Can we see inside your fridge?
Eek, it’s a mess!
Does your partner cook, too?
He never cooked until the pandemic, and now he does bread stuff. He’s the bread guy now. Focaccia or pita or flatbreads or naan—that’s his job. He is also the beverage director because he used to be a bartender and has been doing some sommelier studies. It’s a complementary relationship.
Can you tell me a bit more about your spice collection?
It’s all Burlap & Barrel. It’s like I am sponsored by Burlap & Barrel. I have the giant service industry-size Burlap & Barrel royal cinnamon, smoky pimentón and wild za’atar. Those are my go-tos. And I also use a lot of Maldon and a lot of Diamond Kosher salt.
I use so much Costco Spanish extra virgin olive oil. They recently had this amazing unfiltered olive oil for very cheap. And of course, nutritional yeast is a go-to for me as a semi-vegan. I really don’t eat cheese, so it adds that savoriness that sometimes is necessary. I have to buy more of their wild mountain cumin; I put cumin in all of my beans. And on fruit—on mango and pineapple—I always put the Burlap & Barrel red jalapeño flakes. They’re perfect. Red pepper flakes I use constantly, but I just use the cheap kind. I feel like people always expect me to use the best of everything available. I don’t have that much money. The crushed red pepper from Costco is perfect. I put that on everything too. If you’re eating pizza, you need them. If you’re eating pasta, you need them. I do prefer things on the spicy side.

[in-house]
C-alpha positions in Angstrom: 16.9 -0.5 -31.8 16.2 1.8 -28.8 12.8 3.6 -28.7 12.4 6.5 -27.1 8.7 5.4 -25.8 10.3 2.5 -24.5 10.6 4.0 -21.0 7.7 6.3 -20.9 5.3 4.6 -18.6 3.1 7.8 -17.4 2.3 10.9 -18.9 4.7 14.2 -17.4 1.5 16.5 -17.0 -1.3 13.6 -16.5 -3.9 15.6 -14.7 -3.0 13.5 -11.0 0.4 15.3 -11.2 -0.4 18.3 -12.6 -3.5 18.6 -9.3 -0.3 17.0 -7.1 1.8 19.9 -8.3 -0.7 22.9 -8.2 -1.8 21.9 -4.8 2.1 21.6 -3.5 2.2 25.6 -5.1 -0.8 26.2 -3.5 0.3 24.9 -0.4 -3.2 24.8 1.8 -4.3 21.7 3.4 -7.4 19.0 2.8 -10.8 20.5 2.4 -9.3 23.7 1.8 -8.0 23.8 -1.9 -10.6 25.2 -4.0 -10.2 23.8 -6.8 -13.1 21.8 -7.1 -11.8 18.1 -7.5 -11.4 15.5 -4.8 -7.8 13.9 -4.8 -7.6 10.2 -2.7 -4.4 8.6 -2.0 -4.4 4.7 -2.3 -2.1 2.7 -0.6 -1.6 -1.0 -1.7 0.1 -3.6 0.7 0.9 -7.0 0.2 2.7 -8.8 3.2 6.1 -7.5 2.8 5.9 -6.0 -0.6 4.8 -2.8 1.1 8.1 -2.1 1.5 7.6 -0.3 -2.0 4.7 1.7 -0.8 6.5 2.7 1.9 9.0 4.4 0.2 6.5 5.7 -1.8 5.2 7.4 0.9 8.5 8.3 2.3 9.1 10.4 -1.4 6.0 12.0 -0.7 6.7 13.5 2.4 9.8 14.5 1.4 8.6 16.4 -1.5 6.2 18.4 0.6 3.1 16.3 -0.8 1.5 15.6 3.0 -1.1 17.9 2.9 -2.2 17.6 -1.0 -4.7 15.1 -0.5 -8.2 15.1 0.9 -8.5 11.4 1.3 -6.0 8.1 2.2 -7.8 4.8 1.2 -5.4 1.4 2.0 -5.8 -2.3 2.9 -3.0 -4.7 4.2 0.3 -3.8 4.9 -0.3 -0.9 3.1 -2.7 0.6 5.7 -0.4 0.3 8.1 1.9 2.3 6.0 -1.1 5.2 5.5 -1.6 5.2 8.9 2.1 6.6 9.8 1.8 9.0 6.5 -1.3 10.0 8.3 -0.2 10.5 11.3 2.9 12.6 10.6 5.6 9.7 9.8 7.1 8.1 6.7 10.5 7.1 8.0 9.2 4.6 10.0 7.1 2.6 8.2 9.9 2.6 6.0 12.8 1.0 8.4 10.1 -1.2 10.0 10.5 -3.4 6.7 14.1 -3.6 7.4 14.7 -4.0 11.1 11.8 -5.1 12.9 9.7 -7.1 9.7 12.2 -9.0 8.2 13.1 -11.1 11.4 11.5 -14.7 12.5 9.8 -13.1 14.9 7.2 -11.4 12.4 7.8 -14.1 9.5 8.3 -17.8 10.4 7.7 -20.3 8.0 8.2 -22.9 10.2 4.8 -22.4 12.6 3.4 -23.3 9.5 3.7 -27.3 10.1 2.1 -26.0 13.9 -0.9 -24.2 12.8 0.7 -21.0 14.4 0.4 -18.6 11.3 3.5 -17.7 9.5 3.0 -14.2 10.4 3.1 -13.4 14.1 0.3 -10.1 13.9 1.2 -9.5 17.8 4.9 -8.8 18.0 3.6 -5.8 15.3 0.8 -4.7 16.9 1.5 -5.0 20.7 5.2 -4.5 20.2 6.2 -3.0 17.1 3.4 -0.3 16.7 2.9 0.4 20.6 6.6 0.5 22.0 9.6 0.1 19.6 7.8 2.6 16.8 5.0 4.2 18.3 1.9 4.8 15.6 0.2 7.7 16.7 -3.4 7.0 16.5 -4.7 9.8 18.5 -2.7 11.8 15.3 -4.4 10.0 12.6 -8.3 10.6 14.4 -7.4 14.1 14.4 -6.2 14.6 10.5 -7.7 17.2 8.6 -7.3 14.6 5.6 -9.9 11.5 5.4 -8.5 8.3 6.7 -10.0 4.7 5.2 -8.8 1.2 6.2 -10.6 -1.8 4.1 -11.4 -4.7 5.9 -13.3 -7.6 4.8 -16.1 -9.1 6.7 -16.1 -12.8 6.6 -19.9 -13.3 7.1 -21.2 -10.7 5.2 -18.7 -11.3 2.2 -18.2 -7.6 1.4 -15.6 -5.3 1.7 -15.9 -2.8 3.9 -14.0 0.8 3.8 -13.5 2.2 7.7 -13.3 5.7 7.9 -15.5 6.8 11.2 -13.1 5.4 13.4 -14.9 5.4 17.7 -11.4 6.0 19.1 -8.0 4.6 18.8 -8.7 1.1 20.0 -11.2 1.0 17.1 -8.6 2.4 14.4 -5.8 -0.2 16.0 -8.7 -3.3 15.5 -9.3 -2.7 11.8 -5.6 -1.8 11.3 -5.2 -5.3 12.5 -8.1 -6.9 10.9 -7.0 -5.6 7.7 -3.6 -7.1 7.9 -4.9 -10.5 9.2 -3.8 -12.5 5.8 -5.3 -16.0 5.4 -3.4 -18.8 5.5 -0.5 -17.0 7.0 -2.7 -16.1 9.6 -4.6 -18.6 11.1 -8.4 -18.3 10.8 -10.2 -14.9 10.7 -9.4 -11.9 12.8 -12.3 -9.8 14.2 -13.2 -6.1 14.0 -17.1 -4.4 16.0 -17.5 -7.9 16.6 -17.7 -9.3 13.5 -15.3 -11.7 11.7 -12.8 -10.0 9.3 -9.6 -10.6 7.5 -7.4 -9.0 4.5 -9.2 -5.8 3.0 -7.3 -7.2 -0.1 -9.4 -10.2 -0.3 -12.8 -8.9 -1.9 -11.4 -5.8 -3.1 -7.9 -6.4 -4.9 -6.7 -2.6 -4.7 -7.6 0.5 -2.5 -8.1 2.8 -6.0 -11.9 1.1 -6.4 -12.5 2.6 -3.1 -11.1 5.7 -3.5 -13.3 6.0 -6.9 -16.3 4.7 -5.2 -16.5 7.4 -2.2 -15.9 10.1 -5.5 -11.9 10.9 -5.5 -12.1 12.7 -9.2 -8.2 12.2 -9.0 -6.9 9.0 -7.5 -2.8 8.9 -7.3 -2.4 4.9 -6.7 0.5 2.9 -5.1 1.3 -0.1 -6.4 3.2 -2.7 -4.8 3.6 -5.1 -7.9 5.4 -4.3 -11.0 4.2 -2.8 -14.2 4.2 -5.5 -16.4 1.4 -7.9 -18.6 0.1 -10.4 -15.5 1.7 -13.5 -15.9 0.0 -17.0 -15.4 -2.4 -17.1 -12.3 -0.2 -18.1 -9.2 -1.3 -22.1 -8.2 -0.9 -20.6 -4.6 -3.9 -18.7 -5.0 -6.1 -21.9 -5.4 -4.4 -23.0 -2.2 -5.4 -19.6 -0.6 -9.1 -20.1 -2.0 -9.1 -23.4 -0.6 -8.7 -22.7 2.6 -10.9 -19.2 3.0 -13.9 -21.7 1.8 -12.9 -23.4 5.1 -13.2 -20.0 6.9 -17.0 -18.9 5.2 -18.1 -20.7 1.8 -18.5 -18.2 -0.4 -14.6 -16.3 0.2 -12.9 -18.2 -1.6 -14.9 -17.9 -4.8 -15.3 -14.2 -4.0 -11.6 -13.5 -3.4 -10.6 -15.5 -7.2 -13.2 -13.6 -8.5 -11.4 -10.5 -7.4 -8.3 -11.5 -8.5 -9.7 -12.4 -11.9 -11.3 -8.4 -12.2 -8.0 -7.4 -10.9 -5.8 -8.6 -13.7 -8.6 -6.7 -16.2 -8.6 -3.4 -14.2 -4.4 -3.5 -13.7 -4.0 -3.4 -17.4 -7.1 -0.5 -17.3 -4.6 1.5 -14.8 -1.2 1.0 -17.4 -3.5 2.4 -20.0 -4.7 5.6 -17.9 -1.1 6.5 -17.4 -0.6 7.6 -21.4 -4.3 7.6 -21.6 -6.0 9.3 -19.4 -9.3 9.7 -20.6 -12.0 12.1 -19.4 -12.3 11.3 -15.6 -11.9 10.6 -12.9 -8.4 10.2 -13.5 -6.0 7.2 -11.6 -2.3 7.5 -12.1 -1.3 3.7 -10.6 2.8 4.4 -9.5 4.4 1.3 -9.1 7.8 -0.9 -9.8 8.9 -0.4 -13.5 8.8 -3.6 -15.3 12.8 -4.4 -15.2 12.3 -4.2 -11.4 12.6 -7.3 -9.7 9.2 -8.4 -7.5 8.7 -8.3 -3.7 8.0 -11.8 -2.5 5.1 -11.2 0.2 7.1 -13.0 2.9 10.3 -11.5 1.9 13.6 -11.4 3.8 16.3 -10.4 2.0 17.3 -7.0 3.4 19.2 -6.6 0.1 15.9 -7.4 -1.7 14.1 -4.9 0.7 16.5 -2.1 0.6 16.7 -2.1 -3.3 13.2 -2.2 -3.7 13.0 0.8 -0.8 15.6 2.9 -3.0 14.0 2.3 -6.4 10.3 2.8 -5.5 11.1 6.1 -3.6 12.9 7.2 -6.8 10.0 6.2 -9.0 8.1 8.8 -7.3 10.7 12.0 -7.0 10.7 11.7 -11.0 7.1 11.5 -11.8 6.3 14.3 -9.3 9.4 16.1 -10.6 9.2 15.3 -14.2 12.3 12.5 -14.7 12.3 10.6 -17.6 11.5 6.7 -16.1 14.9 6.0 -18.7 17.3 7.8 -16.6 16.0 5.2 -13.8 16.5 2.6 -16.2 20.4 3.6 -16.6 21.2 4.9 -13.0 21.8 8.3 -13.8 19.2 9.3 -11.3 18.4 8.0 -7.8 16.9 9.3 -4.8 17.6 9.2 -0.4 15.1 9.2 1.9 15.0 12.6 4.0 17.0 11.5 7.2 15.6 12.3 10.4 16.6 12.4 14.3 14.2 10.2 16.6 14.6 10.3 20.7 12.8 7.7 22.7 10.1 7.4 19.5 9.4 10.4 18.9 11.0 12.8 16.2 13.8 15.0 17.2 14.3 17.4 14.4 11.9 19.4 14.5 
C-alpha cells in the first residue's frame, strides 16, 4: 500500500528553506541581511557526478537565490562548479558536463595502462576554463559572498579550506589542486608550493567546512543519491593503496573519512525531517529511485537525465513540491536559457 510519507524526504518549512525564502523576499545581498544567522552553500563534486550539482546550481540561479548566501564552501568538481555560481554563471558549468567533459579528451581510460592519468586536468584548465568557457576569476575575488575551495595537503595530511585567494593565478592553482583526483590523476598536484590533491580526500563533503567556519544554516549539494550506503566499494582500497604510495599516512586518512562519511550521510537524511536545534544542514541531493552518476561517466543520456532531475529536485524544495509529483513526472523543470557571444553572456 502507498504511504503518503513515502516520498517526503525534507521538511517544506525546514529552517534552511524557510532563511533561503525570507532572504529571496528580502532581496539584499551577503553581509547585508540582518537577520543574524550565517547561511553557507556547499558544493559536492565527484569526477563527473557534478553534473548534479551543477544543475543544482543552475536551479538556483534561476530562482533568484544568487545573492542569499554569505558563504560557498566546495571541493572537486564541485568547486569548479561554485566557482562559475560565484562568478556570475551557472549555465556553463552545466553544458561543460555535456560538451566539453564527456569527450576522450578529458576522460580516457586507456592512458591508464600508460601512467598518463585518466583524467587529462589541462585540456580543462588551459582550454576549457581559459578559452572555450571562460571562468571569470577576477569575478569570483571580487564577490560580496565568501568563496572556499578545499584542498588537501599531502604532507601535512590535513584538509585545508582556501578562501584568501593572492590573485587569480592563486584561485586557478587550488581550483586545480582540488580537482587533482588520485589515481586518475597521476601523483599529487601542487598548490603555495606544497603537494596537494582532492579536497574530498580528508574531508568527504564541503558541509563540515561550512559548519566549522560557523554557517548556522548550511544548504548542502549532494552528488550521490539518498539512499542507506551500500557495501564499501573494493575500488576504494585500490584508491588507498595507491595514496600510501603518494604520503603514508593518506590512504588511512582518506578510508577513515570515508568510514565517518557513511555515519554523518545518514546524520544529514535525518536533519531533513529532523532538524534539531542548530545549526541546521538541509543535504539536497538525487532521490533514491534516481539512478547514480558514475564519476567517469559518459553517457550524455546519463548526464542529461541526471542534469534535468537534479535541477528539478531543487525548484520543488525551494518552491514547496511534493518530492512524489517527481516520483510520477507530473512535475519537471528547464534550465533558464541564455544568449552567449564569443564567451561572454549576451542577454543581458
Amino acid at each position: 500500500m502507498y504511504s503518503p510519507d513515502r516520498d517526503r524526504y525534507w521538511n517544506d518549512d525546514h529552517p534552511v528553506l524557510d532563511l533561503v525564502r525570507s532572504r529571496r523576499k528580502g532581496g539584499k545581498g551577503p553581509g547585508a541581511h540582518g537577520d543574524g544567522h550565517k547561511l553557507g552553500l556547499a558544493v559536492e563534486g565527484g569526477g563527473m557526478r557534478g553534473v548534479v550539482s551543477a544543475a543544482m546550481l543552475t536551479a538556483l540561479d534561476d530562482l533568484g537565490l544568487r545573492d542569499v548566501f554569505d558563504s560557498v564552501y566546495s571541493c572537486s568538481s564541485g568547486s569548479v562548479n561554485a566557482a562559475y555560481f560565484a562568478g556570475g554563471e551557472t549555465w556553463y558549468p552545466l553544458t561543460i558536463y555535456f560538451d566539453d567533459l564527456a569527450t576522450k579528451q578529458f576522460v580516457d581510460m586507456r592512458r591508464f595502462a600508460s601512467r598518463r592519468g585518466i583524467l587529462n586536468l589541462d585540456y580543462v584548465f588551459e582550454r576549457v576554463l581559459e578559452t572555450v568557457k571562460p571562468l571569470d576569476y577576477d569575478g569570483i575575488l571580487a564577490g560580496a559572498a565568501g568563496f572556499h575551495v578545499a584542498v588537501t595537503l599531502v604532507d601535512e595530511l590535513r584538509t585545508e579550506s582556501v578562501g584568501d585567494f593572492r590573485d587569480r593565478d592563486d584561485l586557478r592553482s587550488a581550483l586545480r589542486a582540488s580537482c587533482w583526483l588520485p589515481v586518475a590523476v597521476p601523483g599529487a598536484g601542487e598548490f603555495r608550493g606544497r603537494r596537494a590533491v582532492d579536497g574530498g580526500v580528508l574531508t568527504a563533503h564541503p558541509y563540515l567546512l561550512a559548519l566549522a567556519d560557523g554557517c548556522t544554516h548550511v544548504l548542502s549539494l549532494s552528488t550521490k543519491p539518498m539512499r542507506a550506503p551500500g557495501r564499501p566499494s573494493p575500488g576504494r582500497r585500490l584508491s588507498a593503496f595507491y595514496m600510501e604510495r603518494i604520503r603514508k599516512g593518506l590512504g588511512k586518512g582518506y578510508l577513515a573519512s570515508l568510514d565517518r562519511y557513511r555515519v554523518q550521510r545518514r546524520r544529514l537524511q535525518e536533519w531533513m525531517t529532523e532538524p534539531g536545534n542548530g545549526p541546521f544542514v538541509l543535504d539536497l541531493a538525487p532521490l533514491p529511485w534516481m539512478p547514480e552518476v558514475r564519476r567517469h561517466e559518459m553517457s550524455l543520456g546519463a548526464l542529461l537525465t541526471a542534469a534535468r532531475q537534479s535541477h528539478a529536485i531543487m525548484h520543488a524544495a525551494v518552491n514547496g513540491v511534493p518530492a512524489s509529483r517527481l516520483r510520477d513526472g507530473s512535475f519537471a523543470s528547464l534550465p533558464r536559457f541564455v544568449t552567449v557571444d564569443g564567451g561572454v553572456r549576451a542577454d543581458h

I love how many Costco shout-outs have been in this interview so far.
Costco is the absolute best. I just became an executive member because it was necessary. We get the dog food there, so of course we also get human food there. I also cook with a lot of Native Forest canned jackfruit. People ask me “Oh, where do you get that local Puerto Rican jackfruit?” And I’m like “There is none. It’s a Southeast Asian product. It’s not here.” But the Native Forest canned jackfruit is really good. I can’t wait to find out that it’s harvested by enslaved monkeys or something. I’m sure will happen at some point.
That’s one of the hard things about food—dealing with the ever-changing ethics of consuming it.